WorldCat Identities

Fryer, Roland G.

Works: 66 works in 362 publications in 1 language and 2,399 library holdings
Genres: History 
Roles: Author
Classifications: HB1, 330.072
Publication Timeline
Most widely held works by Roland G Fryer
Categorical cognition : a psychological model of categories and identification in decision making by Roland G Fryer( Book )

14 editions published between 2001 and 2003 in English and held by 78 WorldCat member libraries worldwide

There is a wealth of research in psychology demonstrating that agents process information with the aid of categories. In this paper we study this phenomenon in two parts. First, we build a model of how experiences are sorted into categories and how categorization affects decision making. Second, we analyze the personal biases that result from categorization, in economic contexts. We show that discrimination can result from such cognitive processes even when there is no malevolent taste to do so and workers' qualifications are fully observable. The model also provides a framework that is equipped to investigate the social psychological concept of identity, where identity is viewed as self-categorization
Understanding the Black-White test score gap in the first two years of school by Roland G Fryer( Book )

14 editions published in 2002 in English and held by 76 WorldCat member libraries worldwide

In previous research, a substantial gap in test scores between White and Black students persists, even after controlling for a wide range of observable characteristics. Using a newly available data set (Early Childhood Longitudinal Study), we demonstrate that in stark contrast to earlier studies, the Black-White test score gap among incoming kindergartners disappears when we control for a small number of covariates. Over the first two years of school, however, Blacks lose substantial ground relative to other races. There is suggestive evidence that differences in school quality may be an important part of the explanation. None of the other hypotheses we test to explain why Blacks are losing ground receive any empirical backing. The difference between our findings and previous research is consistent with real gains made by recent cohorts of Blacks, although other explanations are also possible
The causes and consequences of distinctively black names by Roland G Fryer( Book )

12 editions published in 2003 in English and held by 47 WorldCat member libraries worldwide

Abstract: In the 1960's, Blacks and Whites chose relatively similar first names for their children. Over a short period of time in the early 1970's, that pattern changed dramatically with most Blacks (particularly those living in racially isolated neighborhoods) adopting increasingly distinctive names, but a subset of Blacks actually moving toward more assimilating names. The patterns in the data appear most consistent with a model in which the rise of the Black Power movement influenced how Blacks perceived their identities. Among Blacks born in the last two decades, names provide a strong signal of socio-economic status, which was not previously the case. We find, however, no negative causal impact of having a distinctively Black name on life outcomes. Although that result is seemingly in conflict with previous audit studies involving resumes, we argue that the two sets of findings can be reconciled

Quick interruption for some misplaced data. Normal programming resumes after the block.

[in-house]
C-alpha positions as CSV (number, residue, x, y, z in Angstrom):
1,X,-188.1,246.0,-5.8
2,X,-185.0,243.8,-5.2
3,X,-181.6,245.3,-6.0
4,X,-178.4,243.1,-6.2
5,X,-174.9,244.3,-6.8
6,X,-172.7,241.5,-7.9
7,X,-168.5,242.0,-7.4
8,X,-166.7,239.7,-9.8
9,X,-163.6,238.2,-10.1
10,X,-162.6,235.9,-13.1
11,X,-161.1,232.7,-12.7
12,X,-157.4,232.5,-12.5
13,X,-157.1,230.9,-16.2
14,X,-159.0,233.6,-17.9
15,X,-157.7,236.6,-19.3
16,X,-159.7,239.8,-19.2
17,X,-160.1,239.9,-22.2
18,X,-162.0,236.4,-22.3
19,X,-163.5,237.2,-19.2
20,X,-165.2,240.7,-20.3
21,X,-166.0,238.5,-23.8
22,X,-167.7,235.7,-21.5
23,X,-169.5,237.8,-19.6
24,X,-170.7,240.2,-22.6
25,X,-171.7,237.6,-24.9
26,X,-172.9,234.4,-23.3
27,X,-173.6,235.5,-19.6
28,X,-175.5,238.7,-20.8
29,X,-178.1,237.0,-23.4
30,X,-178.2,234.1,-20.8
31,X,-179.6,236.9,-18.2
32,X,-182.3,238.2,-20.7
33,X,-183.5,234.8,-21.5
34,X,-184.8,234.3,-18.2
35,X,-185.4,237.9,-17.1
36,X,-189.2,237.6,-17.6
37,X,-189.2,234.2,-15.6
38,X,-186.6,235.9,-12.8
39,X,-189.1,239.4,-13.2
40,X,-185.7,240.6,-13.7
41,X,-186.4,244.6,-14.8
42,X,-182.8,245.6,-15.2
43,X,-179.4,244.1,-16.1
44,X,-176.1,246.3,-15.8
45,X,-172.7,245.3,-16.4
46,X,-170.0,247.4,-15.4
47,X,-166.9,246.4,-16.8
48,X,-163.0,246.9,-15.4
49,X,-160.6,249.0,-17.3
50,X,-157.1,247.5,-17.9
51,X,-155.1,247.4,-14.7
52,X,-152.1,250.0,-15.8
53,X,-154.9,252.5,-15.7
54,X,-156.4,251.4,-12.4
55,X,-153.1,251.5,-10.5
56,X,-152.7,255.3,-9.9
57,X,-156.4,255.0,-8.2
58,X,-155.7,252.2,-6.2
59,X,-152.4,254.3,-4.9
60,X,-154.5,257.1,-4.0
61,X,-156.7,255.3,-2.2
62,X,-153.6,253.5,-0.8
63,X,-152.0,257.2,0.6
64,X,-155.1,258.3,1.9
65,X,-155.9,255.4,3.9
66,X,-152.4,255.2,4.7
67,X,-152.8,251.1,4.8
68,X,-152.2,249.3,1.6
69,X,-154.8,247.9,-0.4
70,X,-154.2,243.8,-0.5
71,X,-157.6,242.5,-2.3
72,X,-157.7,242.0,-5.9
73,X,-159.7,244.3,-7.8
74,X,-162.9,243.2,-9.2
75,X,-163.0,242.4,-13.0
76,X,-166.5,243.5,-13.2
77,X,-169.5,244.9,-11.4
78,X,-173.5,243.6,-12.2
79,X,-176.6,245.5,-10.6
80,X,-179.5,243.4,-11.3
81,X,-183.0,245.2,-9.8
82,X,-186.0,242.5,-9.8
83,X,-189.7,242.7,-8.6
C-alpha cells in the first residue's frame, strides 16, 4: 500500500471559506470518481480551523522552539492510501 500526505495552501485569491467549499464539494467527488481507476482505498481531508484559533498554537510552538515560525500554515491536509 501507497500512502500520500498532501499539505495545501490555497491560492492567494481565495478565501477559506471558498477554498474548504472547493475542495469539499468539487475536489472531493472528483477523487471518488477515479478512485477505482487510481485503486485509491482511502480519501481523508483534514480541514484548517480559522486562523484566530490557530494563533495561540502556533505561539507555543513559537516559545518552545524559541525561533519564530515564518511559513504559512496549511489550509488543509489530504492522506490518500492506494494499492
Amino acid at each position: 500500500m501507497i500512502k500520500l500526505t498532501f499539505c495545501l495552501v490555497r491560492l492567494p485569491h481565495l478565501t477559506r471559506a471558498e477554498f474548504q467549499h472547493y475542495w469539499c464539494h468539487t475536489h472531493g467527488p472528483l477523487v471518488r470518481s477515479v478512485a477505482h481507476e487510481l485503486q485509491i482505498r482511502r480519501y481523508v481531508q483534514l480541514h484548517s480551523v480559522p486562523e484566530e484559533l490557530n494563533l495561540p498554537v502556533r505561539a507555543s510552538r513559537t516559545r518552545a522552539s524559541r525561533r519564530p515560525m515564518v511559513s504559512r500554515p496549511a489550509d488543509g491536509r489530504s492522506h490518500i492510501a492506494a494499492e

The economics of 'acting white' by David Austen-Smith( Book )

10 editions published in 2003 in English and held by 46 WorldCat member libraries worldwide

This paper formalizes a sociological phenomenon entitled 'acting white'. The key idea is that individuals face a tension between signaling their type to the outside labor market and signaling their type to a peer group: signals that induce high wages can be signals that induce peer rejection. We prove three basic results: (1) there exists no equilibria in which all types of individuals adopt distinct educational investment levels; (2) when individuals are not too patient, all equilibria satisfying a standard refinement involve a binary partition of the type space in which all types accepted by the group pool on a common low education level and all types rejected by the group separate at distinctly higher levels of education with correspondingly higher wages; and (3) when individuals are very patient, there is an increase in the variation of education levels within the group and an increase in the variance of types deemed acceptable by the group. The more those involved discount the future, the more salient peer pressure becomes and the more homogenous groups become
Color-blind affirmative action by Roland G Fryer( Book )

9 editions published in 2003 in English and held by 46 WorldCat member libraries worldwide